Car reviews - Saab - 900 - 900i 2-dr convertible
Surprisingly capable, usable and dependable convertible that loves the open road
Room for improvement
Parts and servicing can be costly leisurely performance from non-turbo 2.1 engine
25 Jun 2003
WHEN it comes to affordable convertibles, there is not a lot to choose from on the Australian market, which is strange considering the warm weather and outdoor lifestyle.
Saab is one of the few manufacturers to have exploited the soft- top market niche and has done so for a number of years.
Saab built the 900i Cabriolet to boost the marque's image and sales in the US in the mid-1980s. The original plan was to sell 1000 cars annually but sales had reached more than 40,000 by 1993.
The convertible is based on the 900i sedan platform so it offers sensible and practical open-air transport.
It has the Saab family quirks such as the ignition switch between the front seats and a north/south engine design with the transmission underneath combined with front-wheel drive.
The original Cabrios are luxuriously equipped and powered by a high performance, turbocharged engine with a new price which put them at the luxury end of the market.
The non-turbo 2.1-litre, 16-valve version of the convertible was released in early 1992. It did not have as much power as the turbo and was not as luxuriously equipped.
What made it irresistible to buyers was the bargain new price of $45,600, versus $85,500 for the turbo.
Saab did not have much opposition at this price and sold as many convertibles as the limited production facility could produce.
The Cabrio looks much better than the sedan and the distinctive high-mounted sweeping rear spoiler is a real eye- catcher.
It can easily carry four adults but the roof storage area narrows down the rear seat space so there is no room to carry an extra passenger.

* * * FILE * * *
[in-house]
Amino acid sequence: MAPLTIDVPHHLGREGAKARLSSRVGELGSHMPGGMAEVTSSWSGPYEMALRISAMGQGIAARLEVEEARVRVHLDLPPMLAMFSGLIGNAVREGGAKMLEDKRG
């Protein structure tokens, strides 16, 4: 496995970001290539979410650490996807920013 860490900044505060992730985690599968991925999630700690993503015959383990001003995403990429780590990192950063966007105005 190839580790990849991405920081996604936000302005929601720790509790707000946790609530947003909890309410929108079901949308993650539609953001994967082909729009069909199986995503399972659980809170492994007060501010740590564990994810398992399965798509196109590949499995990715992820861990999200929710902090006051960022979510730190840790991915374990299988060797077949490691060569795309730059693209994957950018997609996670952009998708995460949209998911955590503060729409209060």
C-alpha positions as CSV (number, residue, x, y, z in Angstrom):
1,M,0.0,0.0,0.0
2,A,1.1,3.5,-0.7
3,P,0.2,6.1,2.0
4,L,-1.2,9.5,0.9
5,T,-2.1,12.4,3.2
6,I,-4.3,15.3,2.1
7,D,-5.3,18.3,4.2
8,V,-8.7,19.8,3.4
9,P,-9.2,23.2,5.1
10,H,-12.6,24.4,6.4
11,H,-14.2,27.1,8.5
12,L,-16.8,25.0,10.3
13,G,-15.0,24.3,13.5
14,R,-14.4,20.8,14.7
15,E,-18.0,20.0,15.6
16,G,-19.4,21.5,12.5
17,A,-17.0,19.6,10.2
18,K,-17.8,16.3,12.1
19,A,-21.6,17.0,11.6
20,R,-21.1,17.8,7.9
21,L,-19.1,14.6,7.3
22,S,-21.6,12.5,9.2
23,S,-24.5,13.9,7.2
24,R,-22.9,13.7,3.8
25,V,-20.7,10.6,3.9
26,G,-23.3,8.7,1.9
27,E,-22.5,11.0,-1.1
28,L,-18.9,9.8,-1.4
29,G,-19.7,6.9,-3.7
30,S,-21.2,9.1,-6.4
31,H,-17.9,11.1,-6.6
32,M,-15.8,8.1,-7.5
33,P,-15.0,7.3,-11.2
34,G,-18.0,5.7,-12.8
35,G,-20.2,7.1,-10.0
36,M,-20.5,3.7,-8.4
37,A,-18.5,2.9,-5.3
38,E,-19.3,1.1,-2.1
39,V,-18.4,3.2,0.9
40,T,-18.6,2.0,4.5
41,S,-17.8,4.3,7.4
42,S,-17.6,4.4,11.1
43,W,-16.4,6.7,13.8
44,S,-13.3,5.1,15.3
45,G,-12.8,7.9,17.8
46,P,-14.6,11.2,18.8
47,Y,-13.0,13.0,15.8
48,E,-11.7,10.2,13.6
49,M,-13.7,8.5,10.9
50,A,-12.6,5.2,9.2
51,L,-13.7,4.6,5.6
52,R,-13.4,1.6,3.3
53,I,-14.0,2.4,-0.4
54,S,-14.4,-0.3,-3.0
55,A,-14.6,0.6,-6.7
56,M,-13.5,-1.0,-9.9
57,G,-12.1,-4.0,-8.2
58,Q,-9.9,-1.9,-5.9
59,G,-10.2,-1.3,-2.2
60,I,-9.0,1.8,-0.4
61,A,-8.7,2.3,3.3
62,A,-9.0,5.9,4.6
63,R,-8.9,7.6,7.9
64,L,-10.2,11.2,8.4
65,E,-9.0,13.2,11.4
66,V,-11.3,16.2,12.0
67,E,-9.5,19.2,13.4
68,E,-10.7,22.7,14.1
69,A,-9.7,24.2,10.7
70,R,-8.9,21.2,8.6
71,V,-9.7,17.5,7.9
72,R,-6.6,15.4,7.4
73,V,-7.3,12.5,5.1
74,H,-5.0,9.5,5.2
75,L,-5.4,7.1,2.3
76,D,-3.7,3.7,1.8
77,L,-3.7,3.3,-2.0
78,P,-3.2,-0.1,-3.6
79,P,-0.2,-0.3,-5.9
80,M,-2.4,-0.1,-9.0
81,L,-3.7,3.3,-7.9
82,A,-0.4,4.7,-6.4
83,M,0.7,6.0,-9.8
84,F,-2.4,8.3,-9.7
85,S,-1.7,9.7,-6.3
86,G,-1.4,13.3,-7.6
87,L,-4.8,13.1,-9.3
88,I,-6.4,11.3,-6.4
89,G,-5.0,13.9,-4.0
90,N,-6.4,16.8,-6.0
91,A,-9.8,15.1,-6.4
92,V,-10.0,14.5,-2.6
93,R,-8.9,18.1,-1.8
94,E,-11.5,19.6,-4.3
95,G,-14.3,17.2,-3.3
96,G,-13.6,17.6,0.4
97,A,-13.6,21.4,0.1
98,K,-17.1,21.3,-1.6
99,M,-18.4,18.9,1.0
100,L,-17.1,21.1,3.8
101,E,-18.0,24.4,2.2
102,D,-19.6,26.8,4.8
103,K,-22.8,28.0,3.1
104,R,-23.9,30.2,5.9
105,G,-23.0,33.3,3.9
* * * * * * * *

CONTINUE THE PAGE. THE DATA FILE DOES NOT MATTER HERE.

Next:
The overall package is a practical and comfortable car.
The luxury and safety equipment is not comprehensive but there is a long enough list to satisfy most people.
The Saab has air-conditioning, central locking, anti-lock brakes and cruise control. There are also a security-coded four-speaker AM/FM sound system and electric mirrors while alloy wheels were an option.
The 2.1-litre engine brought the Saab technologically up to date with a twin cam, 16-valve cylinder head and fuel-injection.
The power output is a respectable 103kW at 6000rpm with 180Nm of torque at 2900rpm.
Driving the convertible is much the same as the sedan except it attracts far more interest from other drivers.
The steering and cornering are safe and predictable with a comfortable ride.
Quite a bit of extra metal was needed to strengthen the Cabrio's body so it is heavier than the 900 sedan. The penalty is the Cabrio can not match the sedan's acceleration or fuel consumption.
The Cabriolet has held its price well as demand for well cared for examples usually exceeds the supply.
Saabs are relatively straight-forward designs but different enough from the mainstream to justify specialist attention. A thorough pre-purchase check by an expert is cheap insurance against buying problems.
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